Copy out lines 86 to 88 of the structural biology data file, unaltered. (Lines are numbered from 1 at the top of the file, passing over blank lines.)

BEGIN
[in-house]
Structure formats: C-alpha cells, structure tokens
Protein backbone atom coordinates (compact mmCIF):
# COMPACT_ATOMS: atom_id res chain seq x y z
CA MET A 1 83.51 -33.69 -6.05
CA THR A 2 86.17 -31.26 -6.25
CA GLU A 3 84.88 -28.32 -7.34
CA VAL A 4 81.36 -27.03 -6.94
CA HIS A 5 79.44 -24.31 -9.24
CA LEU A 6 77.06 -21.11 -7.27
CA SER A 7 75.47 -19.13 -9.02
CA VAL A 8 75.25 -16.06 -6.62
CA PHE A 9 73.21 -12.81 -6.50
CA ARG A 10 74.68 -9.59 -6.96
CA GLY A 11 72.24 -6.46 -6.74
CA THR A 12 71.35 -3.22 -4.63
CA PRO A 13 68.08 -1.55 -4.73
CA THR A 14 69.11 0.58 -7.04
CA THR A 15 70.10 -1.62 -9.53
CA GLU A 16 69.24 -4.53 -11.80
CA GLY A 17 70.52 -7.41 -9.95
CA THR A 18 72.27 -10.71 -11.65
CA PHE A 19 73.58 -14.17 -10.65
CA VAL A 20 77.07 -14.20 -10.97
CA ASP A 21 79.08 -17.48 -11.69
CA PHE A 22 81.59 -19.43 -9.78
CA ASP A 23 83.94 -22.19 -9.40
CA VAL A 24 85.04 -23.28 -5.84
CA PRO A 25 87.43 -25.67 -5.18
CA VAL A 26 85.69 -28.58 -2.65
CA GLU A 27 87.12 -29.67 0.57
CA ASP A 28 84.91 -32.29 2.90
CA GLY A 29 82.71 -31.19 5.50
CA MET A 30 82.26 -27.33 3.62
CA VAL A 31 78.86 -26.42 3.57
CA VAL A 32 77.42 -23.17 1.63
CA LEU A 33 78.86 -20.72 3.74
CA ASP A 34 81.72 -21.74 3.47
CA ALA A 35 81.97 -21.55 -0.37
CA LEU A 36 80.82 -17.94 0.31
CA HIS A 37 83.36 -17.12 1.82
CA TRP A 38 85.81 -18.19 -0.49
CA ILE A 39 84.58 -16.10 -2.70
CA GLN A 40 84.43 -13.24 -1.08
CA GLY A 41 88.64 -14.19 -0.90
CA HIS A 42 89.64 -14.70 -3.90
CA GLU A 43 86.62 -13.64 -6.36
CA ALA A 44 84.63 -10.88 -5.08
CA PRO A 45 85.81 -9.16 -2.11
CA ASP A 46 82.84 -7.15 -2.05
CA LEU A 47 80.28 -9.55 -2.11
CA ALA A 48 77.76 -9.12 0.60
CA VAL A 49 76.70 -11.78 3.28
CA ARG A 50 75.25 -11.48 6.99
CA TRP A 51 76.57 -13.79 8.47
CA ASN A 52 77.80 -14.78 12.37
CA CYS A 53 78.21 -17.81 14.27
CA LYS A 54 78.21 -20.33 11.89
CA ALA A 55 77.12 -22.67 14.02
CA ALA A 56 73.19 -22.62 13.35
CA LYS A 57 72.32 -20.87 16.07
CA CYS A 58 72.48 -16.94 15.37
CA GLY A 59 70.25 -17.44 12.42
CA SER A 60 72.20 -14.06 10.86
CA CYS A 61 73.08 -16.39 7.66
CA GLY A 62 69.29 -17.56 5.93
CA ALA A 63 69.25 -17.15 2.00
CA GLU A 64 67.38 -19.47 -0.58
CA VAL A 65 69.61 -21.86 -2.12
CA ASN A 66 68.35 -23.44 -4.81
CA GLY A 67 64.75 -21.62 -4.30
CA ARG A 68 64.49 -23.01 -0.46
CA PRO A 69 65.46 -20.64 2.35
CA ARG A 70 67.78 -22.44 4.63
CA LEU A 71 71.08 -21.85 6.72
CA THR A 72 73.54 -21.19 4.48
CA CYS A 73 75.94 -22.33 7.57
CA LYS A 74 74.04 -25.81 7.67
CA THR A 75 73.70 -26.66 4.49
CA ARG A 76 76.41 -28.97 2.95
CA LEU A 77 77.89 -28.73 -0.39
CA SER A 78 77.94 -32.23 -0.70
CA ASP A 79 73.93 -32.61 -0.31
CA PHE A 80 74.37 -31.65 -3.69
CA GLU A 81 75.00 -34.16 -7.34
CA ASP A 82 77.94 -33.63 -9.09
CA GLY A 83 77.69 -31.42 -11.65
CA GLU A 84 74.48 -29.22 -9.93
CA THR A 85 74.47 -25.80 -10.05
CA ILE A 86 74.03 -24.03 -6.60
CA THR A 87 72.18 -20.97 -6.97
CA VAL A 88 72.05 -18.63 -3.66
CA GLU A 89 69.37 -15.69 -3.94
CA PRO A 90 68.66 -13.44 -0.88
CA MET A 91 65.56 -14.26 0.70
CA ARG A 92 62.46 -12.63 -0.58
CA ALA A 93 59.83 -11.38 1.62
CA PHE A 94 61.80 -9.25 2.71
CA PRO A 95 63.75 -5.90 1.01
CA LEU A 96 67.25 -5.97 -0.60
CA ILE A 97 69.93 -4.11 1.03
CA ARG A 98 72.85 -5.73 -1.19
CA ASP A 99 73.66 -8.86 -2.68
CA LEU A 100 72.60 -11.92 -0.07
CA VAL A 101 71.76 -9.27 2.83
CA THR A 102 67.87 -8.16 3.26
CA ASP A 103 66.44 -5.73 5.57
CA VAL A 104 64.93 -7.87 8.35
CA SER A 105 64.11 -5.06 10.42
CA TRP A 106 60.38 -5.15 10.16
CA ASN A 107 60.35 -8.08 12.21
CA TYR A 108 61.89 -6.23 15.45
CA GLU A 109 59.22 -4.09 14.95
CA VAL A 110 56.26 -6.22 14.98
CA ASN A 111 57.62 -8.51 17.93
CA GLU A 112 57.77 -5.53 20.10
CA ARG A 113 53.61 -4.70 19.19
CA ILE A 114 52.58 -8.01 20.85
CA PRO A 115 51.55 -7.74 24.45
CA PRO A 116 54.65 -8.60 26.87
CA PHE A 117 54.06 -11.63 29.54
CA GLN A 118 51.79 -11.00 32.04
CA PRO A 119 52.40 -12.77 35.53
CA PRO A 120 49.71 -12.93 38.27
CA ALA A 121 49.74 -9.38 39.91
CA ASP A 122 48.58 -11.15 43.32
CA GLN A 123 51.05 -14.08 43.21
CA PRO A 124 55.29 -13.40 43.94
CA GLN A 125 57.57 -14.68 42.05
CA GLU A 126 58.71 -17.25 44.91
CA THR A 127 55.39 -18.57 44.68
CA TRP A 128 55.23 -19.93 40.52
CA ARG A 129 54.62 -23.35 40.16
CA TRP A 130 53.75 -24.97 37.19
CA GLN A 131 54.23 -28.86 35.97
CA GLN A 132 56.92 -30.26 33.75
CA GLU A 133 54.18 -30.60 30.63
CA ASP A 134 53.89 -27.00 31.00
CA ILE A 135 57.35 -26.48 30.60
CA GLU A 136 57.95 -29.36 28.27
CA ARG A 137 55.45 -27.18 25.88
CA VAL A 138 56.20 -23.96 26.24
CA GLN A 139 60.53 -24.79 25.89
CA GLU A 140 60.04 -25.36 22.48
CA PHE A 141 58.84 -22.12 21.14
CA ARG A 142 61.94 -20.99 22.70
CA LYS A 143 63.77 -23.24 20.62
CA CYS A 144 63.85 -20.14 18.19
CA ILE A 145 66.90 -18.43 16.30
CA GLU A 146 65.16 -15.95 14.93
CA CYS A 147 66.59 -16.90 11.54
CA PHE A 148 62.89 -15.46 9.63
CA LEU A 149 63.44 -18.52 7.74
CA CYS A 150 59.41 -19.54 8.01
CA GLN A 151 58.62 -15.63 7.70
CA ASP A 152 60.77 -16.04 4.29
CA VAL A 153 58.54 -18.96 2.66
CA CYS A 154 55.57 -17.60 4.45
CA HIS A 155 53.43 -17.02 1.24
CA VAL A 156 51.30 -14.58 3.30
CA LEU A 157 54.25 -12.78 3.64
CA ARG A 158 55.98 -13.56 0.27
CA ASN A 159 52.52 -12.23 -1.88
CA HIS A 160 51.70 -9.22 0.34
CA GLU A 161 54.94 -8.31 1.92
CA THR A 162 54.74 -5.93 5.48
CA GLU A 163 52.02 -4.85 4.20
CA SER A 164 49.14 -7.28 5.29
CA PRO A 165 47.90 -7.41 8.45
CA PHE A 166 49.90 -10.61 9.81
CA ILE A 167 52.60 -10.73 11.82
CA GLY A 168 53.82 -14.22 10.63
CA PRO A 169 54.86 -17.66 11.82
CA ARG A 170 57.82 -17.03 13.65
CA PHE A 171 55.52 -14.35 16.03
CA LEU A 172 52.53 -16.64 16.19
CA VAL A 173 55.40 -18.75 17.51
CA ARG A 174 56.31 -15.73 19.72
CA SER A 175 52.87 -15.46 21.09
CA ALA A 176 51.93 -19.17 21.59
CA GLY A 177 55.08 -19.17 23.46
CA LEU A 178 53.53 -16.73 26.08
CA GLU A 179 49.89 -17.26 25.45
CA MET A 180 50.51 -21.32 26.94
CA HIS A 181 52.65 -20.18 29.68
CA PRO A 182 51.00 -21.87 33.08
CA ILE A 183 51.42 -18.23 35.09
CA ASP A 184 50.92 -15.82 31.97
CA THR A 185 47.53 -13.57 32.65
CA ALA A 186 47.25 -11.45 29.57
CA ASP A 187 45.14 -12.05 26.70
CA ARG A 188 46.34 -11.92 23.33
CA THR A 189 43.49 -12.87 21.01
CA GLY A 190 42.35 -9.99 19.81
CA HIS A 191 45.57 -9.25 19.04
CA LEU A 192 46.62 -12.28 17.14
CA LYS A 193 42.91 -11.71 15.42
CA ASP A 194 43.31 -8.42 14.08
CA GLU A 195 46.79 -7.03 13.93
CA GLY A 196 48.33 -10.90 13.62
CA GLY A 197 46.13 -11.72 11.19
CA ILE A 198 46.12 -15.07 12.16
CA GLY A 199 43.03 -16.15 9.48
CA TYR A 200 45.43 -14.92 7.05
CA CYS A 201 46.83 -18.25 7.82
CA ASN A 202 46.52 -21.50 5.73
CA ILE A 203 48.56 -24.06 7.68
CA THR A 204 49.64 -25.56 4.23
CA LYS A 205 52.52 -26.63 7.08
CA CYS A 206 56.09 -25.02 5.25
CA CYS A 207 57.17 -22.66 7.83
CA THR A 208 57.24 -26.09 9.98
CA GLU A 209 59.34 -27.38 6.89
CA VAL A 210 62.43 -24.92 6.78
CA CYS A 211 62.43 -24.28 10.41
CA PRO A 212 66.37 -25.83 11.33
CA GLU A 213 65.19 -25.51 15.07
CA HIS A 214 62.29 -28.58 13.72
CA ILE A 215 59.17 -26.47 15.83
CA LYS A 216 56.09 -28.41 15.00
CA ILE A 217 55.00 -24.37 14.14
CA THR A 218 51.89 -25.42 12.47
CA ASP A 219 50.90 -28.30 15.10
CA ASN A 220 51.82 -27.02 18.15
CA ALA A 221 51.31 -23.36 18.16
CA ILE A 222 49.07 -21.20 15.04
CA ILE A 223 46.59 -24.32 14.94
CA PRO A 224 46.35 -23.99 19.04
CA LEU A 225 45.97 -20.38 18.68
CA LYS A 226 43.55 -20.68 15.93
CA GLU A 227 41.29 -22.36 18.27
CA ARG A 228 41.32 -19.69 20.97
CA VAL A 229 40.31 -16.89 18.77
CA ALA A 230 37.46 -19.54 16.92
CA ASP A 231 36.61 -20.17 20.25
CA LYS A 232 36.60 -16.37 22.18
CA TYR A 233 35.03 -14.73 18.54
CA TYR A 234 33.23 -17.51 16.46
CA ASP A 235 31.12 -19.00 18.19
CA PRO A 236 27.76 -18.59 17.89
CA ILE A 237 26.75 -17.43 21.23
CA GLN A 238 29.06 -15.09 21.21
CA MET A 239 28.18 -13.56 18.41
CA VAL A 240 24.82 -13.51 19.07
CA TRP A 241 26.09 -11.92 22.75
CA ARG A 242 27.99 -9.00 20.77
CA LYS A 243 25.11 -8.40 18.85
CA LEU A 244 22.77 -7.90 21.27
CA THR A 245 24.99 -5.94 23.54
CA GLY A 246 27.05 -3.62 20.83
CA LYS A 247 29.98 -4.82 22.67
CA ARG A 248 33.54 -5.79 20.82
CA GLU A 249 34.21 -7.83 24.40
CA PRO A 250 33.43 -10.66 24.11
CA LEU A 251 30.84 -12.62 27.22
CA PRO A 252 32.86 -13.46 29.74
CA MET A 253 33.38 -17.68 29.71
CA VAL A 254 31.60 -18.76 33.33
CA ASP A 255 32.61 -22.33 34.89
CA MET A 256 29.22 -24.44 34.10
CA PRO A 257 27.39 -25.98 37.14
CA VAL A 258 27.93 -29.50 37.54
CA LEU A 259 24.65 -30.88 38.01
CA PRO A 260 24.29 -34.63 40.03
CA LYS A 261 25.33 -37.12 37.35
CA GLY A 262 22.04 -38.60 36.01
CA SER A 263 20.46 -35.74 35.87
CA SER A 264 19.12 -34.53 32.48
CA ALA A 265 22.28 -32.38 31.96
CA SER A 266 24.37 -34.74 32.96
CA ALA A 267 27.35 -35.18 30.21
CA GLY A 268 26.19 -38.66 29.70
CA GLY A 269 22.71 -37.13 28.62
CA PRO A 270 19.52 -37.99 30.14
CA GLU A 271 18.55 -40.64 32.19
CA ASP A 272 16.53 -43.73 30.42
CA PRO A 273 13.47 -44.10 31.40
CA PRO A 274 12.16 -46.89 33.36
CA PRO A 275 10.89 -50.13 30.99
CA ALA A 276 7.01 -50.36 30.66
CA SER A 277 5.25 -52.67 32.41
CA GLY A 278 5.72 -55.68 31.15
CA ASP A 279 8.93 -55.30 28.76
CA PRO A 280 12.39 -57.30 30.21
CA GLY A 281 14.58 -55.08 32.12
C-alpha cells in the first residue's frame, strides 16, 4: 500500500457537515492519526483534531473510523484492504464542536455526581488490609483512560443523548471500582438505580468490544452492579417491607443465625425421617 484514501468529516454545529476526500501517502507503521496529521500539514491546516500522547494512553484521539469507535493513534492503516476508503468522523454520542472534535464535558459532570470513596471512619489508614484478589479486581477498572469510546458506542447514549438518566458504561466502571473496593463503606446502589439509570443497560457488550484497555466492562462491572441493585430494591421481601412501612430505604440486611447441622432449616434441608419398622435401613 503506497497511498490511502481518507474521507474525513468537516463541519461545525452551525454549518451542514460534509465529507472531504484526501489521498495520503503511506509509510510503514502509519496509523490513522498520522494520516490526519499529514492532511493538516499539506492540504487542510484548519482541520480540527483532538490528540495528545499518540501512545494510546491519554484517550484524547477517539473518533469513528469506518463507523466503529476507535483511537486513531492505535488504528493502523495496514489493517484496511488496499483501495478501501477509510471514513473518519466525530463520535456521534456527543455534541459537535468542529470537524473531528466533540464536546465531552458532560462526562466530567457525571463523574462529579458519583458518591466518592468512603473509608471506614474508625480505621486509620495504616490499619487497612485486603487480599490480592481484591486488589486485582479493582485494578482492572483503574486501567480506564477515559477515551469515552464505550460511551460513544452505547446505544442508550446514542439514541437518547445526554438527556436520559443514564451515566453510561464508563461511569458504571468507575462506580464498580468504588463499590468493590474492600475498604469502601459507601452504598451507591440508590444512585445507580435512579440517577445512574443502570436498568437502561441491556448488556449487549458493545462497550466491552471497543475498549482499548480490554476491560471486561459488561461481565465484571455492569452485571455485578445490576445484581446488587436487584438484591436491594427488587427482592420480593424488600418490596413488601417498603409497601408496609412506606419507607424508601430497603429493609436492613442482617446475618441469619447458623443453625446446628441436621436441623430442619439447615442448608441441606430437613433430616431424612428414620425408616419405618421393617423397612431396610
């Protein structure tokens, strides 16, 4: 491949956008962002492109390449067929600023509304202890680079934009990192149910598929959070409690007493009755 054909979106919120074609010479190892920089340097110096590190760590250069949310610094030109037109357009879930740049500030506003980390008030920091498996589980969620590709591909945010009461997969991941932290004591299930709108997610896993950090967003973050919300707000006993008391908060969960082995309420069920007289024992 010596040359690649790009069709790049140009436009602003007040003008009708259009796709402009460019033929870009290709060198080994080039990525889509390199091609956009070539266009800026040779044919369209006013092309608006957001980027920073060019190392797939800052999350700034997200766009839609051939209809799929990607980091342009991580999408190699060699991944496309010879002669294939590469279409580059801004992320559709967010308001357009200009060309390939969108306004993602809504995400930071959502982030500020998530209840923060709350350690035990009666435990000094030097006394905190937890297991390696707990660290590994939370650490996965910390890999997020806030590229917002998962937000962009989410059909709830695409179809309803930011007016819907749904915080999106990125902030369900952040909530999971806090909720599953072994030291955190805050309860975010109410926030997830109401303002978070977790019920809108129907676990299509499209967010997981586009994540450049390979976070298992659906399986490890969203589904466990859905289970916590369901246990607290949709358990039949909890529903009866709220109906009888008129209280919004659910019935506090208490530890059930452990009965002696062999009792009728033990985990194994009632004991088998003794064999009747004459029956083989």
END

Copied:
CA ASP A 82 77.94 -33.63 -9.09
CA GLY A 83 77.69 -31.42 -11.65
CA GLU A 84 74.48 -29.22 -9.93